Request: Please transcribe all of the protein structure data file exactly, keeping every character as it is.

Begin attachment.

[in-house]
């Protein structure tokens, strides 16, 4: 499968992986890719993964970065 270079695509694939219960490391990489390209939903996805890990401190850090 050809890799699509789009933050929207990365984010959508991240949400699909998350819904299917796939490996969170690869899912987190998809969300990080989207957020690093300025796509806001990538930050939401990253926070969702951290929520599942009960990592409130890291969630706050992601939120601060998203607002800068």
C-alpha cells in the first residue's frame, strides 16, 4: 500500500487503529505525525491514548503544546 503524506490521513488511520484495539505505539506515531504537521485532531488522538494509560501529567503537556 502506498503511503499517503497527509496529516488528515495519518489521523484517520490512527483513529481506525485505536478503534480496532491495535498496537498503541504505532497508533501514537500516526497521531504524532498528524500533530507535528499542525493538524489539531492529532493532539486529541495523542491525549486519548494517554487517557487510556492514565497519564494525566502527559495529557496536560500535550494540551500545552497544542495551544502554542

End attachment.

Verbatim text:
[in-house]
């Protein structure tokens, strides 16, 4: 499968992986890719993964970065 270079695509694939219960490391990489390209939903996805890990401190850090 050809890799699509789009933050929207990365984010959508991240949400699909998350819904299917796939490996969170690869899912987190998809969300990080989207957020690093300025796509806001990538930050939401990253926070969702951290929520599942009960990592409130890291969630706050992601939120601060998203607002800068």
C-alpha cells in the first residue's frame, strides 16, 4: 500500500487503529505525525491514548503544546 503524506490521513488511520484495539505505539506515531504537521485532531488522538494509560501529567503537556 502506498503511503499517503497527509496529516488528515495519518489521523484517520490512527483513529481506525485505536478503534480496532491495535498496537498503541504505532497508533501514537500516526497521531504524532498528524500533530507535528499542525493538524489539531492529532493532539486529541495523542491525549486519548494517554487517557487510556492514565497519564494525566502527559495529557496536560500535550494540551500545552497544542495551544502554542